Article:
Throughout the 1940s, Michael Powell and Emeric Pressburger made a series of films that are considered some of the greatest British movies of all time. Their films, full of lush photography that blended realism and expressionistic fantasy, stood out in a country that tended to make socially conscious, terribly realistic, kitchen-sink dramas, or dry, literate, and cynical comedies. Films like A Canterbury Tale, Black Narcissus, and The Red Shoes were like fairy tales seeped in British history and their very singular culture.
But by 1950, their favor amongst critics and audiences was waning. Their type of movie was going out of style and they found it difficult to get funding for their films for the rest of their careers. In that same year, they made a deal with famed producer David O. Selznick to adapt Mary Webb’s novel Gone to Earth. Although Selznick was quite involved in the production of the film, he detested the final cut so much so that he sued Powell and Pressburger’s production company, The Archers, for breach of contract. He lost but soon realized he had final cut authority for the American release. He promptly hacked about 28 minutes out of the film, added in a few scenes, threw in voice-over narration, and a few other visual indicators to help over-explain the plot. It was retitled The Wild Heart. The results were not good. Neither film produced much money and the film has mostly been forgotten. Kino Lorber has now released both films in this set with a lovely new transfer.
It follows Hazel (Jennifer Jones) a naive, young, half-gypsy woman who prefers the company of animals, especially her fox cub, to that of humans. Despite this, she is courted by two men – Edward Marston (Cyril Cusack), a chaste minister who loves her for her soul, and Jack Reddin (Davie Farrar), a rich and powerful squire who not so much courts her as declares she is his and tries to force himself upon her.
She rebukes both of their advances but after an argument with her father, she vows to the local mountain that whoever asks her to marry him first shall become her husband. It is the minister who asks and she dutifully marries him. She secures some notion of happiness with him. He treats her kindly but has no interest in fulfilling his husbandly duties. Soon enough, her loins come a-calling and they remember the fire Jack Reddin lit inside her. She leaves Marston for Reddin who lavishes her with pretty dresses and ravishes her at regular intervals. But he’s also a fox-hunter and mistreats her own animal so that when the minister comes calling to bring her back, she goes.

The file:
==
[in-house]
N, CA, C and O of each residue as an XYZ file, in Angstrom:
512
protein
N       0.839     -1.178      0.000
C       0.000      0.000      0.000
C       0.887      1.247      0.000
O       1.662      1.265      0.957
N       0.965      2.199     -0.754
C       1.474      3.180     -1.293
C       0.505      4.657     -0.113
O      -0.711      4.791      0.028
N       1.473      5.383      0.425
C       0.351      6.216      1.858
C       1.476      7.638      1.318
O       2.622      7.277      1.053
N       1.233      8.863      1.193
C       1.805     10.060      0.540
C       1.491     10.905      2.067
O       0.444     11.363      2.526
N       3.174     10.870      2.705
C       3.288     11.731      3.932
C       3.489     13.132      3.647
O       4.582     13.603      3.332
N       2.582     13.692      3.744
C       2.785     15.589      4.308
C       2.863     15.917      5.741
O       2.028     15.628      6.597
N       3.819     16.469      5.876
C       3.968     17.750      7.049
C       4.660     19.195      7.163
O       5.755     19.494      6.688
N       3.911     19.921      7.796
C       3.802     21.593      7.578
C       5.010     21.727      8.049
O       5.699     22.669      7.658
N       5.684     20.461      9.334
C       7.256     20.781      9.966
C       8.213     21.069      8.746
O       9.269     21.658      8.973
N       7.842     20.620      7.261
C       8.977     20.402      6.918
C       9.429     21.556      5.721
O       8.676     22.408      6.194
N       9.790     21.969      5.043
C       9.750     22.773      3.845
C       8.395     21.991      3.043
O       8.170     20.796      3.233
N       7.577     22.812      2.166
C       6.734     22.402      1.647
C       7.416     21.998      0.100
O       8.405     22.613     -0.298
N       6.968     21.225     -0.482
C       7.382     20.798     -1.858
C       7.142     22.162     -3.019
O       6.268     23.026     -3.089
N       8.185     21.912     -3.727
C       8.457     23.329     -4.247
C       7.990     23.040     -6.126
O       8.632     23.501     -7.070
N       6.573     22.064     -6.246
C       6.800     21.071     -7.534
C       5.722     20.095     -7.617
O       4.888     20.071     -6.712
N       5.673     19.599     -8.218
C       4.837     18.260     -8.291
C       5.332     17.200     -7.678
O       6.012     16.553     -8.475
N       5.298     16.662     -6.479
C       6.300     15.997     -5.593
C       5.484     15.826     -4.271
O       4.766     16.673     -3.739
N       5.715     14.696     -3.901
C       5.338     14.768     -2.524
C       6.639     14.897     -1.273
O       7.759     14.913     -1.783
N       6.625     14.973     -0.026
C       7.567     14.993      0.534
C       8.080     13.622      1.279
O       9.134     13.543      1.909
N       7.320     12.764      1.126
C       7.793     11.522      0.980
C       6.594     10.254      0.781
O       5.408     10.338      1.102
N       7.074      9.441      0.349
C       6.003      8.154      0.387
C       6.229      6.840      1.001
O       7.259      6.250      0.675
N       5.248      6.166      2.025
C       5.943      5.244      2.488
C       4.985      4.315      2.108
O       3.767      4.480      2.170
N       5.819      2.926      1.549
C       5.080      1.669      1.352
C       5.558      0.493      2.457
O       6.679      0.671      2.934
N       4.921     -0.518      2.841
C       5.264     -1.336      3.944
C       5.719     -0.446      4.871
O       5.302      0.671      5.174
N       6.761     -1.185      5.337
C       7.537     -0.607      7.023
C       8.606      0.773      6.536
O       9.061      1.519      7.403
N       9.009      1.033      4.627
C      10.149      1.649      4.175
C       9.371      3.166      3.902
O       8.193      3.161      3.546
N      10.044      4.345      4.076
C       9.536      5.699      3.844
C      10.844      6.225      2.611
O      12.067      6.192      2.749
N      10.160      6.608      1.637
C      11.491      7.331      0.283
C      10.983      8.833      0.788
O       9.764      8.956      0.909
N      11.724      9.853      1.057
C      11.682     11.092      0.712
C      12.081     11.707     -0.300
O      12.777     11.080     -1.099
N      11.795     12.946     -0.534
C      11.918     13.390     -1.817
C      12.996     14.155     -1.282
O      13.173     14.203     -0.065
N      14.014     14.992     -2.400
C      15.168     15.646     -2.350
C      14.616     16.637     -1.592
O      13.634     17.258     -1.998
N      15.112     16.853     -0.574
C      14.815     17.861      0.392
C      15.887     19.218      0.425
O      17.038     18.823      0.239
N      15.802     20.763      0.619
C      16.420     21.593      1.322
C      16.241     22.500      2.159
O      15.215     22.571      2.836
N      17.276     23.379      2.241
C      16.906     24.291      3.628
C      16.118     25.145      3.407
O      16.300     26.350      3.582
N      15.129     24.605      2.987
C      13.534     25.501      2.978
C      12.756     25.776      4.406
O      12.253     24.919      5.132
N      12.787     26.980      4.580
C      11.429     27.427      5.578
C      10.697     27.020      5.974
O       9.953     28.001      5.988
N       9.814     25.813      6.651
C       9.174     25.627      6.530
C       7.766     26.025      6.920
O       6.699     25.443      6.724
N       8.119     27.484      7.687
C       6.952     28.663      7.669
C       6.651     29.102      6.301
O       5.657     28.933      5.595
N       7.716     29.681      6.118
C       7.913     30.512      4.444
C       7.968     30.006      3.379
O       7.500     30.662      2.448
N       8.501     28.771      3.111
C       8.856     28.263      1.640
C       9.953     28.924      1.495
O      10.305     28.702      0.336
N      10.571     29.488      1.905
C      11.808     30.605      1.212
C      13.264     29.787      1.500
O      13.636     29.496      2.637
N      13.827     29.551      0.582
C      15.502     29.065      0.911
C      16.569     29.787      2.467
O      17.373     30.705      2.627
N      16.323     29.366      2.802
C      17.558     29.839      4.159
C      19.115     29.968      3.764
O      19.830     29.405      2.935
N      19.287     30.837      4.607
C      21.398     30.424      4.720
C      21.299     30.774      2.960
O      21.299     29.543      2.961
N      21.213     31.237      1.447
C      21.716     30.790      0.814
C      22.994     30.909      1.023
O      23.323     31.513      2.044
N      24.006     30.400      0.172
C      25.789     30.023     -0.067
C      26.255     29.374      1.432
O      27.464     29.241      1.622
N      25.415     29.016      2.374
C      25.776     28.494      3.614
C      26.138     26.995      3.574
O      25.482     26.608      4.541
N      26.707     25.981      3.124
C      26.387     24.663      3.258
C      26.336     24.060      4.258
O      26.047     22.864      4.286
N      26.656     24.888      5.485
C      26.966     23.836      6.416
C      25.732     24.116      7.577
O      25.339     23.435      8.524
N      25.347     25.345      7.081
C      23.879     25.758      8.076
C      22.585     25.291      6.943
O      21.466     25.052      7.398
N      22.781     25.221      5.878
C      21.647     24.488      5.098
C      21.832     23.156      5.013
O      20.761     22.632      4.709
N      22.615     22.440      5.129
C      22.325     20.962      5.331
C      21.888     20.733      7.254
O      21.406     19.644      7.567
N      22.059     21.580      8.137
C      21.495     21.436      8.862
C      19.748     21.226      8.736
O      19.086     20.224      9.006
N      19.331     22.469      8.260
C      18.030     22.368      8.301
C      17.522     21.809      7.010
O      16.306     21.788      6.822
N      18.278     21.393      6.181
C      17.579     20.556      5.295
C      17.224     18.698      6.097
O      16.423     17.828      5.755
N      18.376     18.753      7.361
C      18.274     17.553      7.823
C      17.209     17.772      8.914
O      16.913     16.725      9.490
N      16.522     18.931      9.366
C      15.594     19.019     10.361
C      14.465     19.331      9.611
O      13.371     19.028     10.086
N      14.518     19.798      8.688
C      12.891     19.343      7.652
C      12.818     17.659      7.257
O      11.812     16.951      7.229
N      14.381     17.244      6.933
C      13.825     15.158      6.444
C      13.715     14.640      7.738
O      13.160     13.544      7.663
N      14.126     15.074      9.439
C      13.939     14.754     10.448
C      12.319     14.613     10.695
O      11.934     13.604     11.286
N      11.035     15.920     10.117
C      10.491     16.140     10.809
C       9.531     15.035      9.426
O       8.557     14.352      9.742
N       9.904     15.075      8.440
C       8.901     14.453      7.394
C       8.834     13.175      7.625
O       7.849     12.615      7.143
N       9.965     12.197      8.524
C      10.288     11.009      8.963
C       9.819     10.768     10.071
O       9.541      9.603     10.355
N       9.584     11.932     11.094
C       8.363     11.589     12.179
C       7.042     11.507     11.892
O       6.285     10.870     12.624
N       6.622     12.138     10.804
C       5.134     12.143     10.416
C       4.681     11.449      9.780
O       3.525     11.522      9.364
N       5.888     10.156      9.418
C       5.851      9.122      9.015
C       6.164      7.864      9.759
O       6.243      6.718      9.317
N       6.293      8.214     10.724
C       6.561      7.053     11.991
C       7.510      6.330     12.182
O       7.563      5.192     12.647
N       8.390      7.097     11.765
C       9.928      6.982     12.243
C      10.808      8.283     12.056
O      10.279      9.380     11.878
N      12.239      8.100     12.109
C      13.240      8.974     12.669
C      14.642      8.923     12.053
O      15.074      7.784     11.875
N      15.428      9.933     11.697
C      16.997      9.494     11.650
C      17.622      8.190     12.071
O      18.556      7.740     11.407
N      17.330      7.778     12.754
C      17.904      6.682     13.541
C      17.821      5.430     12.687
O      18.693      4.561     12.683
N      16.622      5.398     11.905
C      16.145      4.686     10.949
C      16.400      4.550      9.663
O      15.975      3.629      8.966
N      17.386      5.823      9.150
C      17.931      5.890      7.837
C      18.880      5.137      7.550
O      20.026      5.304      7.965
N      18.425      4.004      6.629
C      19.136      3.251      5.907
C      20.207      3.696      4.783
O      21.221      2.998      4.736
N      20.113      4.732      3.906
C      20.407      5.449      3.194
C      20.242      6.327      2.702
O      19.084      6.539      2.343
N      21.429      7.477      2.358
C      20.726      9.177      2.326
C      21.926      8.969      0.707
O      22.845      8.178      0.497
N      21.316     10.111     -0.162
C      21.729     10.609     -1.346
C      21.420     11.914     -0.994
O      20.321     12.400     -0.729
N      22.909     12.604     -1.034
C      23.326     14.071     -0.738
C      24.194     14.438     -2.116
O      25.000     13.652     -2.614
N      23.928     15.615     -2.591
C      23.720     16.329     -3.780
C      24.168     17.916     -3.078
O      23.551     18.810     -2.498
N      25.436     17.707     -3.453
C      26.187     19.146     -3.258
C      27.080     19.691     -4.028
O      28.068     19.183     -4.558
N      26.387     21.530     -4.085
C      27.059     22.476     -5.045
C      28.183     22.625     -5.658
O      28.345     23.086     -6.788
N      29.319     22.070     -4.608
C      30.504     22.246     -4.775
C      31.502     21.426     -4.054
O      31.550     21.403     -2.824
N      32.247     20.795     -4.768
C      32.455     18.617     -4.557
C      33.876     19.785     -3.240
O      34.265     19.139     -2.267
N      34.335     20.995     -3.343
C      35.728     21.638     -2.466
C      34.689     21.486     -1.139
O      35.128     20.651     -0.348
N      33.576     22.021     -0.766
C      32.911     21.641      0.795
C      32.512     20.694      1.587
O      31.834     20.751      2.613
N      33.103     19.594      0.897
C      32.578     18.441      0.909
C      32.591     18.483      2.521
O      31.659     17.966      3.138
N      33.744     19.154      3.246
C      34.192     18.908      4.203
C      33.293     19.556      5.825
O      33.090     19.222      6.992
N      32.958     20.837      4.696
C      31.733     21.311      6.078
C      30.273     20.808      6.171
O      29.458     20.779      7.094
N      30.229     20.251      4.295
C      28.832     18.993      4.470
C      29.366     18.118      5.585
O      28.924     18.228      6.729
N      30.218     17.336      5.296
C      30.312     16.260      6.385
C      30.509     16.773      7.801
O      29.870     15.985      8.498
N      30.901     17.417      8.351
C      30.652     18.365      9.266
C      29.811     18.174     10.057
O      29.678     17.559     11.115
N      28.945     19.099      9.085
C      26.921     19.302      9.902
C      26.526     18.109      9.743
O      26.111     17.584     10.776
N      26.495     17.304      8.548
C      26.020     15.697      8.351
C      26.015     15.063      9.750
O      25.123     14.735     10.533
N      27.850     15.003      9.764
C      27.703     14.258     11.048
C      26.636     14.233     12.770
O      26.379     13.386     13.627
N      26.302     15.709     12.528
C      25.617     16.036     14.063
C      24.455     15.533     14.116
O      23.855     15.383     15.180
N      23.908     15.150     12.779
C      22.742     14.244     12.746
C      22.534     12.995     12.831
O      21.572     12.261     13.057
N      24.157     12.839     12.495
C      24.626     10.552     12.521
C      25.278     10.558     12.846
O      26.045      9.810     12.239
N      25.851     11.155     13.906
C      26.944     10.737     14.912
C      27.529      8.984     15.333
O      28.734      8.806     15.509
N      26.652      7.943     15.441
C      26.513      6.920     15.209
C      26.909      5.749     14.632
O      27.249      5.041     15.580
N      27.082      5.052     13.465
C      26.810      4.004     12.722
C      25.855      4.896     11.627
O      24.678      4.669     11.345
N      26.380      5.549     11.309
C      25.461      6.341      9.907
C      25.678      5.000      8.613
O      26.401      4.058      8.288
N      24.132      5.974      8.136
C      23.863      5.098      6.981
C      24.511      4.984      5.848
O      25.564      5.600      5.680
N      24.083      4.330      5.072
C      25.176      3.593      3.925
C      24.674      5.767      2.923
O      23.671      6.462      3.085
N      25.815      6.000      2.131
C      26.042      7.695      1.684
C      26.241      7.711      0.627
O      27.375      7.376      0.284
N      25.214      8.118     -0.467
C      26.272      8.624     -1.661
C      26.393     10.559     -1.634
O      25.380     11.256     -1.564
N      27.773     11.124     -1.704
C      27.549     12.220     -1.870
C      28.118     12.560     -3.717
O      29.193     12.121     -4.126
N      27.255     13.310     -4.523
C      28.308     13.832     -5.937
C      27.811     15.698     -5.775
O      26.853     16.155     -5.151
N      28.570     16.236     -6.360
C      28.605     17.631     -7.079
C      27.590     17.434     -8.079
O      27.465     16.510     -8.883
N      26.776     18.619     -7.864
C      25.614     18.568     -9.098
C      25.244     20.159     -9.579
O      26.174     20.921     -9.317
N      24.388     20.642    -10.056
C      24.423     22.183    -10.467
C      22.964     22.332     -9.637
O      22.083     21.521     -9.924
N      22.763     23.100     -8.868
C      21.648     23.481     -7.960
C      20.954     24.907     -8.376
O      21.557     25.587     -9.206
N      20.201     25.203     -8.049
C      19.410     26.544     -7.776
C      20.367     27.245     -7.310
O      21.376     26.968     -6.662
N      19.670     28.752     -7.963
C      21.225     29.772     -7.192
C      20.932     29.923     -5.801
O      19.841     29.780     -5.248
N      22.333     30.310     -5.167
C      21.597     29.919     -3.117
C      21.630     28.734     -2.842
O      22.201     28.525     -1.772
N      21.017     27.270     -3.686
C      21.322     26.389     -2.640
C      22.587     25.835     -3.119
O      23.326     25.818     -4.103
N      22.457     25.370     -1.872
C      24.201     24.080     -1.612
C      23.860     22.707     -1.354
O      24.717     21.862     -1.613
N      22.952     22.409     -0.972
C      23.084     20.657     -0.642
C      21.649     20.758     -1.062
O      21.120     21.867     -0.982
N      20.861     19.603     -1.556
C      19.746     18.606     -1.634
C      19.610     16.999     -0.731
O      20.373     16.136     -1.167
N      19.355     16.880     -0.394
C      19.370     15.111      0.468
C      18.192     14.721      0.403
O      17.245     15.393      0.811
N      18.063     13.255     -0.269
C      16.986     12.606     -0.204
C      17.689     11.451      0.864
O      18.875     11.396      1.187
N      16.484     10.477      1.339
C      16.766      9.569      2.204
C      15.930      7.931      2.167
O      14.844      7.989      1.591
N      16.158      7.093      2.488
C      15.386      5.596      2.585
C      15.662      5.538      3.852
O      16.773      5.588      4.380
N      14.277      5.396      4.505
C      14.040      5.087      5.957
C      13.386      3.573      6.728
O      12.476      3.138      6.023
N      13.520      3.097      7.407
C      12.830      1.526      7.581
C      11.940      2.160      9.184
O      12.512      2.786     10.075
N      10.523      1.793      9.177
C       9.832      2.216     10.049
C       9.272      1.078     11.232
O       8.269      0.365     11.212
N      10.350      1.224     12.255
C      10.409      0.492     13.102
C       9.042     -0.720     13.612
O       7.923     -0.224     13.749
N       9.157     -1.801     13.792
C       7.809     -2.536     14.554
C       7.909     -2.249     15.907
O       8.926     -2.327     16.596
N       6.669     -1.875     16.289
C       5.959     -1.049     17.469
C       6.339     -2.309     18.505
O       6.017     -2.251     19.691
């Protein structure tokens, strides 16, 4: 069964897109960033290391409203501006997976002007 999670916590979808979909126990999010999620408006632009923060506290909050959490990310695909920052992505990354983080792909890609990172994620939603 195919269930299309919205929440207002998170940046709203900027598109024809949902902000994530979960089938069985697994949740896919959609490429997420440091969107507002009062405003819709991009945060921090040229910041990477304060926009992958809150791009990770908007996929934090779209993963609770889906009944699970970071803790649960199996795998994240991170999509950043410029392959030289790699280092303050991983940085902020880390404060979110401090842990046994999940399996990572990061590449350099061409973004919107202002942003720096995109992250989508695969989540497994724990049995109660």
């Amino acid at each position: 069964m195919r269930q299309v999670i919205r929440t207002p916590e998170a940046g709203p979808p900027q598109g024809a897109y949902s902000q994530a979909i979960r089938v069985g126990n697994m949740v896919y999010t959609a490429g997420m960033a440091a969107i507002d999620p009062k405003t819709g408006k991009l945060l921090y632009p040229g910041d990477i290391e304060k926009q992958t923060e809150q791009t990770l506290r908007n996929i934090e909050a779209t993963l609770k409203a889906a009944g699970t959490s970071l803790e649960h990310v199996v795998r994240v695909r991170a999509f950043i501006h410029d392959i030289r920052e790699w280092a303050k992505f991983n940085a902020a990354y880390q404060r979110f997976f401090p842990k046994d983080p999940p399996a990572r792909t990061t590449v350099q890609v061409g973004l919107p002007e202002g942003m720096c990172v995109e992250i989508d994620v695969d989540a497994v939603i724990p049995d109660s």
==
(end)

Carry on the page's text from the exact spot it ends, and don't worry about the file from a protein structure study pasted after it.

I’m honestly not sure what the story is getting at with this film. Is it telling us that all women ought to be with kindly men more interested in their souls than their bodies? And that they will naturally follow their lusts towards burly men who will ultimately mistreat them? I keep mulling it over and I can’t quite figure out what it’s trying to say, but there isn’t an answer I can find within the film that’s not old fashioned and rather sexist.
Jennifer Jones gives a find performance, despite a rather suspect accent. She’s wild, of the earth, and fetching enough to believably have two men in love with her at the same time. Shot in the Welsh countryside, the cinematography is lush and beautiful. But the story is old fashioned, overly long, and really rather dull. Even the shortened version seen in The Wild Heart feels too long.
Still, if you are going to watch one version, stick with the original Gone to Earth cut. Selznick’s The Wild Heart version is like a perfect example of how not to re-edit a film. The narration attempts to simplify and explain an already simple narrative. It also injects little signposts and the like to clarify locations and activities which were readily apparent to anyone with eyes and ears. Most of the cuts aren’t crucial to the plot but neither are they particularly helpful in enjoying the film.
Kino Lorber presents both versions of the film with a 1080p transfer rate and a 1.33:1 aspect ratio. Extras include audio commentaries for each version of the film and a bunch of trailers for films featuring Jennifer Jones.
Gone to the Earth is a beautiful film to watch with a fine performance by Jennifer Jones but its outdated messaging and old-fashioned story definitely put it into second-tier Powell/Pressburger territory. Kino Lorber has done a nice job of presenting both the original and botched cut of the films with different commentaries for each film.
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